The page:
6. Colquitt, J., Scott, B., & LePine, J. (2007). Trust, trustworthiness, and trust propensity: A meta-analytic test of their unique relationships with risk taking and job performance. Journal of Applied Psychology, 92, 909–927.CrossRefPubMedGoogle Scholar
  7. De Block, A., & Dewitte, S. (2007). Mating games: Cultural evolution and sexual selection. Biology and Philosophy, 22, 475–491.CrossRefGoogle Scholar
  8. de Jong, K., Forsgren, E., Sandvik, H., & Amundsen, T. (2012). Measuring mating competition correctly: Available evidence supports operational sex ratio theory. Behavioral Ecology, 23, 1170–1177.CrossRefGoogle Scholar
  9. de la Cruz, M., & Dolby, T. (2007). Girls who like boys who like boys: True tales of love, lust, and friendship between women and gay men. New York: Dutton.Google Scholar
  10. Demir, M., & Ozdemir, M. (2010). Friendship, need satisfaction and happiness. Journal of Happiness Studies, 11, 243–259.CrossRefGoogle Scholar
  11. DeSouza, E. R., Pierce, T., Zanelli, J. C., & Hutz, C. (1992). Perceived sexual intent in the U.S. and Brazil as a function of nature of encounter, subjects’ nationality, and gender. Journal of Sex Research, 29, 251–260.CrossRefGoogle Scholar
  12. Fisher, M. L. (2013). Women’s intrasexual competition for males. In M. L. Fisher, J. R. Garcia, & R. Sokol Chang (Eds.), Evolution’s empress: Darwinian perspectives on the nature of women (pp. 19–42). New York: Oxford University Press.CrossRefGoogle Scholar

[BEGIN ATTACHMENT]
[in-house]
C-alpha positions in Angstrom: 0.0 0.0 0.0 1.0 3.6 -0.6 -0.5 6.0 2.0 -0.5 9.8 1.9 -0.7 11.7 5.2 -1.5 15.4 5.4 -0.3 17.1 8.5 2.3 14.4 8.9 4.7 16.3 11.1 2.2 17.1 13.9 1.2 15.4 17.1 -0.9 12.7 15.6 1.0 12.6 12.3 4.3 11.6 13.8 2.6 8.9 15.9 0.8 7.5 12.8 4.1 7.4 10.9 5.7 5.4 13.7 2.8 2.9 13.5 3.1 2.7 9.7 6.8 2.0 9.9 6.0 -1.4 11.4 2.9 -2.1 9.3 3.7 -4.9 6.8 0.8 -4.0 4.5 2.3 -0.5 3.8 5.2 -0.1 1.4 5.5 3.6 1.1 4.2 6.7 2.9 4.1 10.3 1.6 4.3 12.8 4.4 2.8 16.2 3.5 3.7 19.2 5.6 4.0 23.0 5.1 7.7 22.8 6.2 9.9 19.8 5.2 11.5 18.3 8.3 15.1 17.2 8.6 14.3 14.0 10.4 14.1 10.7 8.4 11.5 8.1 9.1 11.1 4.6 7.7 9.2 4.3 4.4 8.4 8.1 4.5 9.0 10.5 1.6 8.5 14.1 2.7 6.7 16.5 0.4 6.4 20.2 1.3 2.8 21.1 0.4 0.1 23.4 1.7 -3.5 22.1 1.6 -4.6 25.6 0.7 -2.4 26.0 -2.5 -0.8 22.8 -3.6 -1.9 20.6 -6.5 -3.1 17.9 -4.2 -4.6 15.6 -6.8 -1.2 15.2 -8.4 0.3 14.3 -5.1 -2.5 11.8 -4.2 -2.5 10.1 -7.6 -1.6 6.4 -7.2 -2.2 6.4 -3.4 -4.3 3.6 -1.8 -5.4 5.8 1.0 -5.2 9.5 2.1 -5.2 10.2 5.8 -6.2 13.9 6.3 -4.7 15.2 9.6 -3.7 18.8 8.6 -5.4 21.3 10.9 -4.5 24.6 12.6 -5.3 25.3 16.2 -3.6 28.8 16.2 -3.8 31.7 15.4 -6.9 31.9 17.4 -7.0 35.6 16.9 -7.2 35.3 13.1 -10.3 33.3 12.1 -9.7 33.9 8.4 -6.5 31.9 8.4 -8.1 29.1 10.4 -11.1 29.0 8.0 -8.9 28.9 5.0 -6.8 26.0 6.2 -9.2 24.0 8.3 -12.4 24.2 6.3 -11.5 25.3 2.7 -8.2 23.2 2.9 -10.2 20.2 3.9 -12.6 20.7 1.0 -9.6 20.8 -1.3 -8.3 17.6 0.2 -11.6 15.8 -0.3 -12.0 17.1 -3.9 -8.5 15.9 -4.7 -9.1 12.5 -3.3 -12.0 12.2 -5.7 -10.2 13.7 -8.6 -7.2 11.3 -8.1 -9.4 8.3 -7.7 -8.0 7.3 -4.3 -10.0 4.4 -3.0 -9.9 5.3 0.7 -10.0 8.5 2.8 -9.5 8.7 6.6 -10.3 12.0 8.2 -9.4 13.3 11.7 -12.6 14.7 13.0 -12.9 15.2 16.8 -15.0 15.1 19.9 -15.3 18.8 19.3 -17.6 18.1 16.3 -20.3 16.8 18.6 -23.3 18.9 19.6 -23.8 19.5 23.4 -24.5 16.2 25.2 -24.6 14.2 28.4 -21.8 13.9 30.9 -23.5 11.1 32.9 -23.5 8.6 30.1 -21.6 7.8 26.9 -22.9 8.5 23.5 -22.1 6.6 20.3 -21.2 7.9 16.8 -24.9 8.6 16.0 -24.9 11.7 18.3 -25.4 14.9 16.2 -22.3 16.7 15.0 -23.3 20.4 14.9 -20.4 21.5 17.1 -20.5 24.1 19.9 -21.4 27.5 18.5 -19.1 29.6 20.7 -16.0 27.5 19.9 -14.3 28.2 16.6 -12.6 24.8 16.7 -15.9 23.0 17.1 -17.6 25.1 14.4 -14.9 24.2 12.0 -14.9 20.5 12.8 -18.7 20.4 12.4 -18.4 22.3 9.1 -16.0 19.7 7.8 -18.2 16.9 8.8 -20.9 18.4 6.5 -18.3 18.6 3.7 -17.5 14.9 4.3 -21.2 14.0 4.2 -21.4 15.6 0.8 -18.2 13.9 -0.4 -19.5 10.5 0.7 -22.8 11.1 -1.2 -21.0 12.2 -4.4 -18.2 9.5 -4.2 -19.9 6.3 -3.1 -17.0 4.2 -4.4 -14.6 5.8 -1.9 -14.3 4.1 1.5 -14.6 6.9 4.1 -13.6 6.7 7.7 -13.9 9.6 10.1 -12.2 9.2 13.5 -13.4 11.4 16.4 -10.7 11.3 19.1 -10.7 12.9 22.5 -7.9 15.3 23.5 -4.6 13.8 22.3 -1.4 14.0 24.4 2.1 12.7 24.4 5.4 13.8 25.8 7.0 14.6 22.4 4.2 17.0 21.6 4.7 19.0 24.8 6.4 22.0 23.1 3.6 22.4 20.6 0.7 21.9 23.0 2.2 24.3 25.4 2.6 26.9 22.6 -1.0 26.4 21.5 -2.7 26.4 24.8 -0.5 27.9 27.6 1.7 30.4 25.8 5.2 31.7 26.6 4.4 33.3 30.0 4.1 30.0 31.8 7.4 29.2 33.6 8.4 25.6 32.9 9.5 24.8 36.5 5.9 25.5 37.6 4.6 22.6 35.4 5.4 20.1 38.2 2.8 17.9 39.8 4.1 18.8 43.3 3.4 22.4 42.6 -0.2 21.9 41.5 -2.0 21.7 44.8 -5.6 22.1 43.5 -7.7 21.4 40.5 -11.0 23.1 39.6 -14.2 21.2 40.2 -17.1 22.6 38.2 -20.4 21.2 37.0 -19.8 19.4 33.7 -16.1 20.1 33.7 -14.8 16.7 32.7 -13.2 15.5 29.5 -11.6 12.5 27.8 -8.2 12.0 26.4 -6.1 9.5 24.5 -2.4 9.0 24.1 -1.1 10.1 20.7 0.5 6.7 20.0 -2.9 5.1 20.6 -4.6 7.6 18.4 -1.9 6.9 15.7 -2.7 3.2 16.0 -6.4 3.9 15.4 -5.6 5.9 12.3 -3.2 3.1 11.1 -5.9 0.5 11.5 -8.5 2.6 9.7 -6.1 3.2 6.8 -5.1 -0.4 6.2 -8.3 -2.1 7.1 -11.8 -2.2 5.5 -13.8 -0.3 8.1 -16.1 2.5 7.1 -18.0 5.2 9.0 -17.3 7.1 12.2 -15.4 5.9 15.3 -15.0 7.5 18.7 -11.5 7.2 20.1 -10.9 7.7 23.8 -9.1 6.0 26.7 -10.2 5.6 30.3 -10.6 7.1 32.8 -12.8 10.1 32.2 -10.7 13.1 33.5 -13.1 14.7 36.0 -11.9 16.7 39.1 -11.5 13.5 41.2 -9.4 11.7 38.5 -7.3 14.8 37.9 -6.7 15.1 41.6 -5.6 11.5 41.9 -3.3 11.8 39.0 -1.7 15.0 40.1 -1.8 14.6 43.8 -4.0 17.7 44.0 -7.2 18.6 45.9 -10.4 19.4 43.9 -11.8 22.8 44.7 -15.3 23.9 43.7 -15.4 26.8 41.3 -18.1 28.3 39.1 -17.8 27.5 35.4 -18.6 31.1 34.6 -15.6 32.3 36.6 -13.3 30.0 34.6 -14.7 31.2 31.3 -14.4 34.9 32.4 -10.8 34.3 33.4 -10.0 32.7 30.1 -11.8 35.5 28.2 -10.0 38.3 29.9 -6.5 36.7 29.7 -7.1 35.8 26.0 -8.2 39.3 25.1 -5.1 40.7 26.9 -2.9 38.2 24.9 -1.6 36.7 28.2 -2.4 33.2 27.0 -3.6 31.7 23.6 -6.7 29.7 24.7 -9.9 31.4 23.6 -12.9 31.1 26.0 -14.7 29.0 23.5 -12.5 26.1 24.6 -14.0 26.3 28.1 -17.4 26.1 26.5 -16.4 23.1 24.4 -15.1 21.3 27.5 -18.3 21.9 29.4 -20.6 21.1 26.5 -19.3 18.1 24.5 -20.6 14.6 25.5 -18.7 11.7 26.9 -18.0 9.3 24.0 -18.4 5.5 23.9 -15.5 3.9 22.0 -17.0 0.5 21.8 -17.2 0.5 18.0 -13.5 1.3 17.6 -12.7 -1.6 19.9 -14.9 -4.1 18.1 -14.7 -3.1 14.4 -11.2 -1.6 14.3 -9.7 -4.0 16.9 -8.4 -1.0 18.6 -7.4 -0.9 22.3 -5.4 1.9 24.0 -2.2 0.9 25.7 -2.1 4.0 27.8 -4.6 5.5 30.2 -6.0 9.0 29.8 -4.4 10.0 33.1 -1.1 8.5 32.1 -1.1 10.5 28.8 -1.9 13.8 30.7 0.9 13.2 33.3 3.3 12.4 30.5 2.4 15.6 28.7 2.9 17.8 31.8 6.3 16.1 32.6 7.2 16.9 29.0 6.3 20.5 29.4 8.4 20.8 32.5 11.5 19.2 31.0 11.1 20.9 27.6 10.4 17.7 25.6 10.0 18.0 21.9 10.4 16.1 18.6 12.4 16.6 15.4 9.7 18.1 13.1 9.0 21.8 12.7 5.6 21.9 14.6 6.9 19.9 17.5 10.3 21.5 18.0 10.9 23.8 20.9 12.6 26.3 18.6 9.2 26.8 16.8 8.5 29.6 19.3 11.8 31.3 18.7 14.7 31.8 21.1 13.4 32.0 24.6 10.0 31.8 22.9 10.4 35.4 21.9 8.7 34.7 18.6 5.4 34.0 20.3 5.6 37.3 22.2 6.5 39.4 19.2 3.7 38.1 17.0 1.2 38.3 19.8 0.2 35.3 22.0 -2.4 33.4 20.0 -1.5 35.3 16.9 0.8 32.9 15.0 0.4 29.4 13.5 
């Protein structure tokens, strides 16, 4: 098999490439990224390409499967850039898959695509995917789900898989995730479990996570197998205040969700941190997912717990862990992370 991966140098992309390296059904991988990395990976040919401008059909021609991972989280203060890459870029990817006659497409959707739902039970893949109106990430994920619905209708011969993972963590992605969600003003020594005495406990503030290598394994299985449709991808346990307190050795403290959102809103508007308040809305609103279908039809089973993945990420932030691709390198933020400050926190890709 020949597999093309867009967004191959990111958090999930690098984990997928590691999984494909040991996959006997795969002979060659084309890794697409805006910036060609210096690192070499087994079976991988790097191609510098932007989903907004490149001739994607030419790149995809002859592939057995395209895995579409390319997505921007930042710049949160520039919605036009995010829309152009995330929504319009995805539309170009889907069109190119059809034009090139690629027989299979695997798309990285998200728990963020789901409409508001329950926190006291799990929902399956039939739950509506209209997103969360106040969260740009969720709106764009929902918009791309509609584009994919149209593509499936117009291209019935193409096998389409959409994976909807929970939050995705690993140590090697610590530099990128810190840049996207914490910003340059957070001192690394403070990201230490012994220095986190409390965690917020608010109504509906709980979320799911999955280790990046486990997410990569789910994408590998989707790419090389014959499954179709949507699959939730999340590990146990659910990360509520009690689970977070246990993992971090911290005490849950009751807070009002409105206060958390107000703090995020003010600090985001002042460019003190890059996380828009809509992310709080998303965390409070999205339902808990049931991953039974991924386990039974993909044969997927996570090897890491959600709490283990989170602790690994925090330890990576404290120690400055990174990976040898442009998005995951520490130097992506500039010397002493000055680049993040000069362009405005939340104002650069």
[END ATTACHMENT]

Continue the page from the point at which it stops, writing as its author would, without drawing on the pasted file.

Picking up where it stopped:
13. Fisher, M., & Cox, A. (2010). Four strategies used during intrasexual competition for mates. Personal Relationships, 18, 20–38.CrossRefGoogle Scholar
  14. Gaiba, F. (2008). Straight women and gay men friends: A qualitative study. Dissertation Abstracts International Section A, 69, 262.Google Scholar
  15. Gladow, N. W., & Ray, M. P. (1986). The impact of informal support systems on the well-being of low-income single parents. Journal of Applied Family and Child Studies: Family Relations, 35, 113–123.Google Scholar
  16. Grigoriou, T. (2004). Friendship between gay men and heterosexual women: An interpretive phenomenological analysis. London, England: London South Bank University, Families and Social Capital ESRC Research Group.Google Scholar
  17. Hopcke, R. H., & Rafaty, L. (1999). Straight women, gay men: Absolutely fabulous friendships. Berkley, CA: Wildcat Canyon Press.Google Scholar
  18. Huchard, E., & Cowlishaw, G. (2010). Female-female aggression around mating: An extra cost of sociality in a multimale primate society. Behavioral Ecology, 22, 1003–1011.CrossRefGoogle Scholar
  19. Lewicki, R. J., & Bunker, B. B. (1995). Trust in relationships: A model of development and decline. In B. B. Bunker & J. Z. Rubin (Eds.), Conflict, cooperation and justice (pp. 133–173). San Francisco, CA: Jossey-Bass.Google Scholar
  20. Liptak, A. (2015, June 26). Gay marriage supporters win supreme court victory. New York Times. Retrieved from
  21. Maitland, S. (1991). Fag-hags: A field guide. Critical Quarterly, 33, 19–25.CrossRefGoogle Scholar